Gartner: Stay rational with open source

Open source may have its merits, but a market analyst advises businesses not to consider the technology based solely on its namesake.
Written by Aaron Tan, Contributor

SINGAPORE--While Red Hat has outlined more strategic reasons for embracing open source, market researcher Gartner says enterprises should not have a strategy specifically for open source.

Gus Robertson, vice president of Red Hat Asia-Pacific said open source has helped lower the cost of IT but there are far more strategic reasons for choosing open-source software over proprietary competitors. He was speaking at the company's Open Source Symposium, a series of conferences held in 14 Asia-Pacific cities to address open-source technology, business and legal issues.

Robertson admitted that while open source allows businesses to view the source codes of their software, customers typically "don't want to tinker around with the operating system". However, he noted, having access to source codes means applications can be developed at a much faster pace than proprietary counterparts.

For example, in 2002, Red Hat Enterprise Linux can only support between eight and 16 microprocessors. "Now, in Japan, our key hardware vendors are running Linux on 128 CPUs in large vertical boxes," Robertson explained. "Linux has scaled dramatically in four short years."

In addition, he said, open source also helps to boost application performance. "For the first time, application vendors can now see inside the operating system and build their applications to perform better," he explained. "This is more than [about achieving] cost reduction."

In Your Inbox
Sign up today!

However, Dion Wiggins, research director and vice president of Gartner in Hong Kong, advised businesses against having a strategy specifically for open source.

"I'm not saying don't use open source," Wiggins told ZDNet Asia. "What you should do is to have open source as part of your strategy. For example, evaluate database products in the open-source space on its merits [and] as part of your database strategy, not on its [open source] label."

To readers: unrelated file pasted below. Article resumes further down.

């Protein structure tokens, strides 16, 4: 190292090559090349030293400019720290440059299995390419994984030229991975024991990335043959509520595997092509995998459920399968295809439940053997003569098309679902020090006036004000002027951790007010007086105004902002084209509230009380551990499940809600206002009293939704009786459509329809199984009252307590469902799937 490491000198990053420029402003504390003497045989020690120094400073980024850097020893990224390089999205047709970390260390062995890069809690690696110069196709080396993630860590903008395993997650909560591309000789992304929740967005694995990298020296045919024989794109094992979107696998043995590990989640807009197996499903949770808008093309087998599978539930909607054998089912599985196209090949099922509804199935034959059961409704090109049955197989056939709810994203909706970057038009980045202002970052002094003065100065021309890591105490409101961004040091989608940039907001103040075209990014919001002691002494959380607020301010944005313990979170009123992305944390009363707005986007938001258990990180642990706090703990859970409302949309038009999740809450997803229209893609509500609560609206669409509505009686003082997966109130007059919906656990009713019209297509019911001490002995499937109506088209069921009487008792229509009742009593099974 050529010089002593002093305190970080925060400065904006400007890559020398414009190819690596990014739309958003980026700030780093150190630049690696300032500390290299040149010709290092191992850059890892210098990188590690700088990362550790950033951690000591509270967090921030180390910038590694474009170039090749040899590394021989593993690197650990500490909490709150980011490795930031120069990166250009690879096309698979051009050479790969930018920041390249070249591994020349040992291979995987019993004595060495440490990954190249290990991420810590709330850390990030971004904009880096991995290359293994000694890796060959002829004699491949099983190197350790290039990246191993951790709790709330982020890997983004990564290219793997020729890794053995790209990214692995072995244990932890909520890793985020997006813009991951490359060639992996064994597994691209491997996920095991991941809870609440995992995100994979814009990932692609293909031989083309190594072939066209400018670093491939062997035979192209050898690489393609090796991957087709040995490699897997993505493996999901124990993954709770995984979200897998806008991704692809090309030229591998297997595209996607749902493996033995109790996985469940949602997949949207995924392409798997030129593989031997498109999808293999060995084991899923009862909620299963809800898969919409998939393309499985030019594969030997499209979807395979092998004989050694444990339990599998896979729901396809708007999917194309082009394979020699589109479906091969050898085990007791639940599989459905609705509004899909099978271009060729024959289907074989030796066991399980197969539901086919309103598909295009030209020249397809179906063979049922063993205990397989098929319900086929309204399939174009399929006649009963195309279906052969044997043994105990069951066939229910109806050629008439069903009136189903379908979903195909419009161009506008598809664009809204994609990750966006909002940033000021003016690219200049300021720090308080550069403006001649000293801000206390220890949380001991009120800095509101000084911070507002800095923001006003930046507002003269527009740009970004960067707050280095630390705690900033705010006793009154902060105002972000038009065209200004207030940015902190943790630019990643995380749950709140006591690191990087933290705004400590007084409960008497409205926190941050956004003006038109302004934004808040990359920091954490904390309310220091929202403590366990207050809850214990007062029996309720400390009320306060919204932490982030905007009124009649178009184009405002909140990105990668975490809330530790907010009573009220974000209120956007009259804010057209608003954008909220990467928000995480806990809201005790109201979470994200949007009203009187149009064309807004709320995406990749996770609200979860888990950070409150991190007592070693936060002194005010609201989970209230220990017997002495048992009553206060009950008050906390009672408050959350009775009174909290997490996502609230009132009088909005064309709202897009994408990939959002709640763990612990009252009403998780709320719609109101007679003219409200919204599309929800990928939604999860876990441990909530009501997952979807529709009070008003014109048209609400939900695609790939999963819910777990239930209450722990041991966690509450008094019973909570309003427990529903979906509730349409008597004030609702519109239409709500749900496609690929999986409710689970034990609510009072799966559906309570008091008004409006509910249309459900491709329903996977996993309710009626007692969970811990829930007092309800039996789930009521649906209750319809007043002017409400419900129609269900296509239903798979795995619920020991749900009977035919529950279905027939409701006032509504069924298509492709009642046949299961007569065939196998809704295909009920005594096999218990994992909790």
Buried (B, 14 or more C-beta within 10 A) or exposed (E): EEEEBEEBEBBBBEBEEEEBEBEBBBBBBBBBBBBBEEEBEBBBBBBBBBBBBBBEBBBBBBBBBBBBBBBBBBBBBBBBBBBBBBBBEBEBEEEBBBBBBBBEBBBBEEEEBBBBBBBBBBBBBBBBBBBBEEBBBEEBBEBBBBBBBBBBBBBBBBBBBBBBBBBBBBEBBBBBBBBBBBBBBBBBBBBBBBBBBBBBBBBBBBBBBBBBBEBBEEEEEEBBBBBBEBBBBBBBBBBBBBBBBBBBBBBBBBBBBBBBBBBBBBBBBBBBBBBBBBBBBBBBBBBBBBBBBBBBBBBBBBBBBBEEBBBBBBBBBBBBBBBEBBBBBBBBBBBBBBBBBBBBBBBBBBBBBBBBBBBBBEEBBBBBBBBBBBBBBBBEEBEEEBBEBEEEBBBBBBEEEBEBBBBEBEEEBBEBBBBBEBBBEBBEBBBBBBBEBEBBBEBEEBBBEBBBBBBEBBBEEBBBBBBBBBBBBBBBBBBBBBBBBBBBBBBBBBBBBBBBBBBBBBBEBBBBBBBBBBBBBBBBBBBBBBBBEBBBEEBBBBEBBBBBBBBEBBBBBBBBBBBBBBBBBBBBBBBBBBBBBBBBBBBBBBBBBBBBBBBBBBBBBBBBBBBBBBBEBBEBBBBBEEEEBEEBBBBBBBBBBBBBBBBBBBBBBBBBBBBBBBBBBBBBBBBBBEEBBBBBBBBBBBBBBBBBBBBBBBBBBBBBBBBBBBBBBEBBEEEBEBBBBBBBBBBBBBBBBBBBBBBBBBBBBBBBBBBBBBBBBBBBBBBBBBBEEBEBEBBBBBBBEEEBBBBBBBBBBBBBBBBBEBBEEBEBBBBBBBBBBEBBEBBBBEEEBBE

"The same goes for development tools. Adopt them based on merits--open source or closed [source]. You want the best products that fit your business needs, not just because they're labeled open source," he added.

Wiggins said Gartner is seeing a majority of companies taking up open source products simply because they carry the label. "That's the scary part, and it's costing them because they don't do total cost of ownership (TCO) [benchmarking] exercises," he said, adding that many businesses fail to understand TCO implications.

"For example, if I have 500 desktops in my enterprise, switching to Linux may sound like a good idea [because] technically, I get a free operating system," he explained. But, he added, migrating data from Microsoft Office documents to OpenOffice might be an issue since the two productivity suites are not completely compatible. He added that the cost of training users on OpenOffice also needs to be considered.

Wiggins, however, acknowledged the traction of Linux has gained in the server environment.

In fact, according to analyst company IDC, Linux servers posted their 15th consecutive quarter of double-digit growth worldwide, amid lackluster sales in the overall server market during the first quarter this year.

Wiggins noted that Linux today is "far more suitable as a server than in a desktop environment", but said he expects open-source issues on the desktop such as the lack of mature Linux desktop management tools, to be resolved in a few years' time.

Red Hat distribution
In a separate announcement, Red Hat said it has selected ECS Computers Asia as an authorized distributor for the software vendor's products in Singapore.

While ECS has had a prior reseller relationship with the open source vendor in the island-state since 2001, under the new agreement, ECS will distribute the full range of Red Hat products as well as provide on-site engineers for installation, configuration and consulting services.

Editorial standards